Apple announced, that after almost 20 years of macOS X (or macOS 10), the operating system that has been driving their notebooks and desktop machines for practically an entire generation that received annual big updates, that it’s new big update will now officially be macOS 11.
The original version of Mac OS X (which Apple rebranded to macOS to better match its iOS, watchOS, and tvOS software brands with the release of macOS Sierra back in 2016) was released back in September of 2000, as a successor to macOS 9, the last of the “classic” Apple operating systems that dated back to the original Macintosh in 1984. The release of macOS X marked the birth of the new generation of Apple devices that has gone on to dominate the globe after the company’s fortunes had been on a significant downward trend previously.
Now Apple is reading itself for its next big future with it’s new Big Sur update that will take its machines to this version of its operating system. Which fitting comes at a time when the company adopts ARM processors as part of its new machines, marking a rebirth of sorts internally for their systems.
And with a new version number comes a new look and biggest redesign since the launch of macOS X all those years ago, though without drastically altering the experience for the millions of users that have become familiar with Apple’s often unintuitive ways. Firstly, it borrows a lot of elements from its groundbreaking iOS like a customizable Control Centre and new notification centre that will both offer translucent interfaces, much like their iOS counterparts. Dock buttons have also been redesigned to look more similar to the iOS feature. In fact, a large part of the OS redesign appears to be an effort to bring the dated macOS to look more in line with the more modern iOS look and feel and perhaps offer a more consistent experience for users.
Apple has also made several tweaks to navigation. The menu bar is now a little taller with the interface’s font colour changes based on the colour of your desktop background, and pull-down menus are larger with more space between lines. You can now also pin the items you use the most to the top of the menu bar. Windows and objects are also more translucent, with more rounded edges.
The redesign has also been carried through to many of the popular apps including Mail, Photos, Notes and iWork with Apple introducing a new search feature to Messages (which organizes results into links, photos, and matching terms), as well as inline replies, customizable icons, and @-sign mentions for group chats, a new photo-selection interface, and other message effects including Memoji stickers.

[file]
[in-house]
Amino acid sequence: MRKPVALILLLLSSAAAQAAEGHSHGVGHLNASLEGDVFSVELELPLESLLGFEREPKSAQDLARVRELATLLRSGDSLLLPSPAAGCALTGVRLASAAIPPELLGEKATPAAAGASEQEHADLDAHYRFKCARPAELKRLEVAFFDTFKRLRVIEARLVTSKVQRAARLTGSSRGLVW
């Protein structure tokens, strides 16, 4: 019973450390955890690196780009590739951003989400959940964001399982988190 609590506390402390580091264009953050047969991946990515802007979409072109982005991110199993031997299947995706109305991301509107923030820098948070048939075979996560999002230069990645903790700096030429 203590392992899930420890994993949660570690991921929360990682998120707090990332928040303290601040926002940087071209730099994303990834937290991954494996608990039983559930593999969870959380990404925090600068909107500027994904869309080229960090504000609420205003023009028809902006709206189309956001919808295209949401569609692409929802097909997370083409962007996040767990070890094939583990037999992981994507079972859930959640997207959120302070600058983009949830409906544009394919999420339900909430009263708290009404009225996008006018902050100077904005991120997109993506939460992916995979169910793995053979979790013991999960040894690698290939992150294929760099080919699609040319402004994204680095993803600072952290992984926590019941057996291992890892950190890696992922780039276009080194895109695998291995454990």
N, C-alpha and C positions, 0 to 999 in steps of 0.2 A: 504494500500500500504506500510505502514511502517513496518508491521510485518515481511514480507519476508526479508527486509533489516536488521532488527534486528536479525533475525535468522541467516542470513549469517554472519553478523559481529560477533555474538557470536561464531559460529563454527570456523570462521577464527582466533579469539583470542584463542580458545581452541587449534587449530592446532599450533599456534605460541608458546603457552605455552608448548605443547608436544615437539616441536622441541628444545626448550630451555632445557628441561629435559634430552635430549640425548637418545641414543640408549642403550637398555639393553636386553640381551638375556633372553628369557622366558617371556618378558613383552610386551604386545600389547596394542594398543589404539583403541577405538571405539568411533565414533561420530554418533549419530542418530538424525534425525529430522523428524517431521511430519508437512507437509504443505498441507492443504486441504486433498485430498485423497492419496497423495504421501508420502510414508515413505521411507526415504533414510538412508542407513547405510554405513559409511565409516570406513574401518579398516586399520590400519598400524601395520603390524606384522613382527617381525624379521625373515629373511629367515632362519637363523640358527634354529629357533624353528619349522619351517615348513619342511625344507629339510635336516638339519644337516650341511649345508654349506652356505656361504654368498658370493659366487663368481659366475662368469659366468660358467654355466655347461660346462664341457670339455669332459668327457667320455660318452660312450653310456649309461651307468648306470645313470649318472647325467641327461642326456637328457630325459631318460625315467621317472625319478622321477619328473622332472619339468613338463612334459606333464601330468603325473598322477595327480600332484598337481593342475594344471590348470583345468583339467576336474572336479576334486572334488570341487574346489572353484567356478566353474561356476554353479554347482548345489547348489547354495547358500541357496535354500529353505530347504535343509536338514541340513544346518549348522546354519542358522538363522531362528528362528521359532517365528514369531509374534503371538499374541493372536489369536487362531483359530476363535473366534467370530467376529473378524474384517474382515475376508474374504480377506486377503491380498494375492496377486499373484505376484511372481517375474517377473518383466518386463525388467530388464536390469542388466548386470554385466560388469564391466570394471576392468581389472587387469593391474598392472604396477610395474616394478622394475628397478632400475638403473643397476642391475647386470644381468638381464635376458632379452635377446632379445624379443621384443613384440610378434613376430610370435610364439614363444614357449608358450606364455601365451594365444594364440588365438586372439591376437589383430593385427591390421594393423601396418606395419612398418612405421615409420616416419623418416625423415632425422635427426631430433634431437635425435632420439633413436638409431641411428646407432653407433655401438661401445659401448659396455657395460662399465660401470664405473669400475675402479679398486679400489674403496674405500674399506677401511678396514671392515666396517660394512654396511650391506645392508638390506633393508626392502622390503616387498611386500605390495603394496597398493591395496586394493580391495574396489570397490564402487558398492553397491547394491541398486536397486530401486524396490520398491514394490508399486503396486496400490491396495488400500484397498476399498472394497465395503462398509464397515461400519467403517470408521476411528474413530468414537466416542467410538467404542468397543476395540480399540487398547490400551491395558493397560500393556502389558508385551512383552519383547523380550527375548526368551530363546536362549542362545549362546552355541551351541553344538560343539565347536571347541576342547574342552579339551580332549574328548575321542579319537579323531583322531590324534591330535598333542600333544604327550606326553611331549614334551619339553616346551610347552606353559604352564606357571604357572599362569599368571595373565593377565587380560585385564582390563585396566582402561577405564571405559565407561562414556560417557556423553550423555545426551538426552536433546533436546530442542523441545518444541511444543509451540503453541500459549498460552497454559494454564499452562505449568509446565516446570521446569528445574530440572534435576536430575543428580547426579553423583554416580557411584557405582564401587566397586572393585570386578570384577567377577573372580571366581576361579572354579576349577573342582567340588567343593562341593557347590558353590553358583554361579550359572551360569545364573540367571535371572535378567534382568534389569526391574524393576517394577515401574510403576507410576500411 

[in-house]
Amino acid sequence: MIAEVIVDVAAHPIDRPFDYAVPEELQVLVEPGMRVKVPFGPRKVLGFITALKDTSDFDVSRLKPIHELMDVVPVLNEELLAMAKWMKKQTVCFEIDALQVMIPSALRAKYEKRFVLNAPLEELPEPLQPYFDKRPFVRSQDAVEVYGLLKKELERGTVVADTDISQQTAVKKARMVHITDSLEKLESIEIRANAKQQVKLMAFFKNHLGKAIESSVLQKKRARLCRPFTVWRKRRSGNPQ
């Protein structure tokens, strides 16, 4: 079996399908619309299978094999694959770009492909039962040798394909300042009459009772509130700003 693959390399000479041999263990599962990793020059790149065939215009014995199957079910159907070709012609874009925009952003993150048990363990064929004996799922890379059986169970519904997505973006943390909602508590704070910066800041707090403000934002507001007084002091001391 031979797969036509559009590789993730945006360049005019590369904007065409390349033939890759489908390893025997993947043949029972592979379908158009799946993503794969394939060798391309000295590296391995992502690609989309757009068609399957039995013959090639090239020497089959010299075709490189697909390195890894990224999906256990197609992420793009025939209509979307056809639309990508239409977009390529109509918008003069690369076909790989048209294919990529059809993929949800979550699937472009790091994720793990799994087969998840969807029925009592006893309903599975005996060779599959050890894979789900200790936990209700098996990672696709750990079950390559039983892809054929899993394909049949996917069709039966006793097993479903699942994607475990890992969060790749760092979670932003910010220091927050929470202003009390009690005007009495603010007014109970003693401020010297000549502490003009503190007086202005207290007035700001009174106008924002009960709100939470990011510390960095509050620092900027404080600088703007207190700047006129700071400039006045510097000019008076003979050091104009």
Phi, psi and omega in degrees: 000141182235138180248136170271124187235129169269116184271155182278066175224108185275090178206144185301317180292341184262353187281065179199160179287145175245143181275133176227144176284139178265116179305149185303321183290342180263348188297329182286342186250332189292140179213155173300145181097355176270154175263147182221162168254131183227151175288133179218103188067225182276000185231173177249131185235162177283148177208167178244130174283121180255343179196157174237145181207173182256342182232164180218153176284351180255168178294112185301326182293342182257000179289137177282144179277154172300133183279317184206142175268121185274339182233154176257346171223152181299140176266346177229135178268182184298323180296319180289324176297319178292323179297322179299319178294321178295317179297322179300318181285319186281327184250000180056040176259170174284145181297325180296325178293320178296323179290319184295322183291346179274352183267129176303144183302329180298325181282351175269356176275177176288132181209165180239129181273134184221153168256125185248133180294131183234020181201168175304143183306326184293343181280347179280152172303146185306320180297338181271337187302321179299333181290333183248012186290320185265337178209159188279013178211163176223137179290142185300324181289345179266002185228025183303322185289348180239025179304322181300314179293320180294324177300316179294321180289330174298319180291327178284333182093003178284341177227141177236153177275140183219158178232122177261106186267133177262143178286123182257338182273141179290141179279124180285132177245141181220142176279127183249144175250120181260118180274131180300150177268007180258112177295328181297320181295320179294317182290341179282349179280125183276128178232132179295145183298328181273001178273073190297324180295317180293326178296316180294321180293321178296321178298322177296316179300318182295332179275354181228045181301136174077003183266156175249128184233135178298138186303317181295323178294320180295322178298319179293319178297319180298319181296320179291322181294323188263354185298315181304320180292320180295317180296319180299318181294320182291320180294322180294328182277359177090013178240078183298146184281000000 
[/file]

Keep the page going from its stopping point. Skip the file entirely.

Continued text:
There is also a new version of Maps for Mac that again brings features from the iOS app, including custom Guides, 360-degree location views, bicycle and electric-vehicle directions along with live updates for shared ETAs, congestion zones, and indoor maps. It still has a long way to go in terms of providing the amount of detail that Google offers but it is a big step in the right direction for Apple.
The new macOS also introduces the biggest update to Safari since the browser was first introduced. Something which was needed following the high number of innovations between Google and Microsoft in their Chromium-based browsers of late. The company claims the updated Safari will see load times improved by as much as 50 percent compared to Chrome while also making it lighter on the battery (and memory, something which Safari has always been better than Chrome with). Hovering over a tab now gives users a preview of its page, and right-clicking on the tab will give you the option to close all the tabs to its right. The new Safari also has a customizable start page (you can set the background image and select what’s displayed) and a built-in automatic translation feature that can interpret entire webpages in seven languages. An effort to bring it in line with Google’s superior translation features.
Those are just the visible feature updates with Apple also improving a lot of the security features in the operating system, more privacy and control over your data, including allowing you as a user to control what data is shared online and when it may be shared via a third-party. Apple is also reportedly making it easier for developers to builds apps for the operating system with a redesign SwiftUI.
It’s an interesting direction for Apple to take with its macOS software. On the one side, it brings its mobile world and desktop world closer together, but on the other hand, it perhaps doesn’t change things much to warranty a completely new renaming. With Apple’s annual releases often making significant changes to macOS X though perhaps not much will change for users who will probably care less for whatever it is numbered.
Last Updated: June 24, 2020